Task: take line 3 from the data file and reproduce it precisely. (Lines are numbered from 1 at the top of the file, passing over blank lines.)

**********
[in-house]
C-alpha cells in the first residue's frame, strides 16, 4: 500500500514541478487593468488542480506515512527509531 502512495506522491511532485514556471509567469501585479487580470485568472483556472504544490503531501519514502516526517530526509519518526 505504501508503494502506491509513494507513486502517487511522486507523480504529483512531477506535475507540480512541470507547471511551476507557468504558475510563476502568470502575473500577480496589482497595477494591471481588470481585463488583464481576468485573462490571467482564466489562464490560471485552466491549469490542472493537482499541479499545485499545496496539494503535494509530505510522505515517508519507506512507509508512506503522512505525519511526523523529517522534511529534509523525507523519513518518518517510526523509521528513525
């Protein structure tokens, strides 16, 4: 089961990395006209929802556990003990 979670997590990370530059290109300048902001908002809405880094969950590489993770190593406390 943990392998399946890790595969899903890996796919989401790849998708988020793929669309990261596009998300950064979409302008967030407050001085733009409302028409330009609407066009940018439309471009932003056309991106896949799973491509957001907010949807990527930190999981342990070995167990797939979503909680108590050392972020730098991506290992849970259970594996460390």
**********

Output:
């Protein structure tokens, strides 16, 4: 089961990395006209929802556990003990 979670997590990370530059290109300048902001908002809405880094969950590489993770190593406390 943990392998399946890790595969899903890996796919989401790849998708988020793929669309990261596009998300950064979409302008967030407050001085733009409302028409330009609407066009940018439309471009932003056309991106896949799973491509957001907010949807990527930190999981342990070995167990797939979503909680108590050392972020730098991506290992849970259970594996460390």